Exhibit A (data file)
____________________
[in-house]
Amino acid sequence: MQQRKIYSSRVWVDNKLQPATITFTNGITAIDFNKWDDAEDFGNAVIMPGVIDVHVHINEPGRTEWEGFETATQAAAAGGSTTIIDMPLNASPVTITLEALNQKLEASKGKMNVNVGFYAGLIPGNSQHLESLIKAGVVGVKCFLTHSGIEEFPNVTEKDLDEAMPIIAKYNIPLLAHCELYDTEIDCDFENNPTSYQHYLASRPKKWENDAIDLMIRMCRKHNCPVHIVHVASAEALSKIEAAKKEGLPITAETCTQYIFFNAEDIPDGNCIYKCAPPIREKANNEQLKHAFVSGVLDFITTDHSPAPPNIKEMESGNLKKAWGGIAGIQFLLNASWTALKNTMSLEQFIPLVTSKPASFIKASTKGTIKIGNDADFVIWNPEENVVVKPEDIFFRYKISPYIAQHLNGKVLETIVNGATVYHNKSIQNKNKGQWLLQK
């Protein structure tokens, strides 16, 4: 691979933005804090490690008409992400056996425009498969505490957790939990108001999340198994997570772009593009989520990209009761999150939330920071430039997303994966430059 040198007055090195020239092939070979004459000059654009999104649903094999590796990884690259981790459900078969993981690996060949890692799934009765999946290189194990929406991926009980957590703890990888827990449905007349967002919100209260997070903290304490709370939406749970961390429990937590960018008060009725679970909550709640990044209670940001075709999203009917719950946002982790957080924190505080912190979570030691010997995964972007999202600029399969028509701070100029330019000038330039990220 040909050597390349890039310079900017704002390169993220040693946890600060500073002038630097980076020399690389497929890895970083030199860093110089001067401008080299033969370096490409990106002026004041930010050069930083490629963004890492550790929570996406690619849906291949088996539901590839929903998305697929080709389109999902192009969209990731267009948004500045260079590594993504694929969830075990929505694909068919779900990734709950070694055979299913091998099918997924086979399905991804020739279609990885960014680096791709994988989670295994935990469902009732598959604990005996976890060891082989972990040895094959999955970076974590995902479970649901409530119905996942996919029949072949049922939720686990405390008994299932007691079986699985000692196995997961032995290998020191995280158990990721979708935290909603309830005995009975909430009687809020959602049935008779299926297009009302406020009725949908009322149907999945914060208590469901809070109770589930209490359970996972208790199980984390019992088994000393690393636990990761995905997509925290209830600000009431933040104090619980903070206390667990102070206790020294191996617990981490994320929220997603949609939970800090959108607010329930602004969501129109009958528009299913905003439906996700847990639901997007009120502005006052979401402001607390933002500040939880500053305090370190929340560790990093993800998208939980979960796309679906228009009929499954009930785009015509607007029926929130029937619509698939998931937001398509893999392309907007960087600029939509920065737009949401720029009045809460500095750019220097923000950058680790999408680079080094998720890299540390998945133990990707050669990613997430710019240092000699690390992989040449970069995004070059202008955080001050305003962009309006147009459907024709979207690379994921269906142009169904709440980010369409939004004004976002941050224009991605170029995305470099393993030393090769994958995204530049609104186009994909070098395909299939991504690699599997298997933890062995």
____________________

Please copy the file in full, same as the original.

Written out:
[in-house]
Amino acid sequence: MQQRKIYSSRVWVDNKLQPATITFTNGITAIDFNKWDDAEDFGNAVIMPGVIDVHVHINEPGRTEWEGFETATQAAAAGGSTTIIDMPLNASPVTITLEALNQKLEASKGKMNVNVGFYAGLIPGNSQHLESLIKAGVVGVKCFLTHSGIEEFPNVTEKDLDEAMPIIAKYNIPLLAHCELYDTEIDCDFENNPTSYQHYLASRPKKWENDAIDLMIRMCRKHNCPVHIVHVASAEALSKIEAAKKEGLPITAETCTQYIFFNAEDIPDGNCIYKCAPPIREKANNEQLKHAFVSGVLDFITTDHSPAPPNIKEMESGNLKKAWGGIAGIQFLLNASWTALKNTMSLEQFIPLVTSKPASFIKASTKGTIKIGNDADFVIWNPEENVVVKPEDIFFRYKISPYIAQHLNGKVLETIVNGATVYHNKSIQNKNKGQWLLQK
């Protein structure tokens, strides 16, 4: 691979933005804090490690008409992400056996425009498969505490957790939990108001999340198994997570772009593009989520990209009761999150939330920071430039997303994966430059 040198007055090195020239092939070979004459000059654009999104649903094999590796990884690259981790459900078969993981690996060949890692799934009765999946290189194990929406991926009980957590703890990888827990449905007349967002919100209260997070903290304490709370939406749970961390429990937590960018008060009725679970909550709640990044209670940001075709999203009917719950946002982790957080924190505080912190979570030691010997995964972007999202600029399969028509701070100029330019000038330039990220 040909050597390349890039310079900017704002390169993220040693946890600060500073002038630097980076020399690389497929890895970083030199860093110089001067401008080299033969370096490409990106002026004041930010050069930083490629963004890492550790929570996406690619849906291949088996539901590839929903998305697929080709389109999902192009969209990731267009948004500045260079590594993504694929969830075990929505694909068919779900990734709950070694055979299913091998099918997924086979399905991804020739279609990885960014680096791709994988989670295994935990469902009732598959604990005996976890060891082989972990040895094959999955970076974590995902479970649901409530119905996942996919029949072949049922939720686990405390008994299932007691079986699985000692196995997961032995290998020191995280158990990721979708935290909603309830005995009975909430009687809020959602049935008779299926297009009302406020009725949908009322149907999945914060208590469901809070109770589930209490359970996972208790199980984390019992088994000393690393636990990761995905997509925290209830600000009431933040104090619980903070206390667990102070206790020294191996617990981490994320929220997603949609939970800090959108607010329930602004969501129109009958528009299913905003439906996700847990639901997007009120502005006052979401402001607390933002500040939880500053305090370190929340560790990093993800998208939980979960796309679906228009009929499954009930785009015509607007029926929130029937619509698939998931937001398509893999392309907007960087600029939509920065737009949401720029009045809460500095750019220097923000950058680790999408680079080094998720890299540390998945133990990707050669990613997430710019240092000699690390992989040449970069995004070059202008955080001050305003962009309006147009459907024709979207690379994921269906142009169904709440980010369409939004004004976002941050224009991605170029995305470099393993030393090769994958995204530049609104186009994909070098395909299939991504690699599997298997933890062995």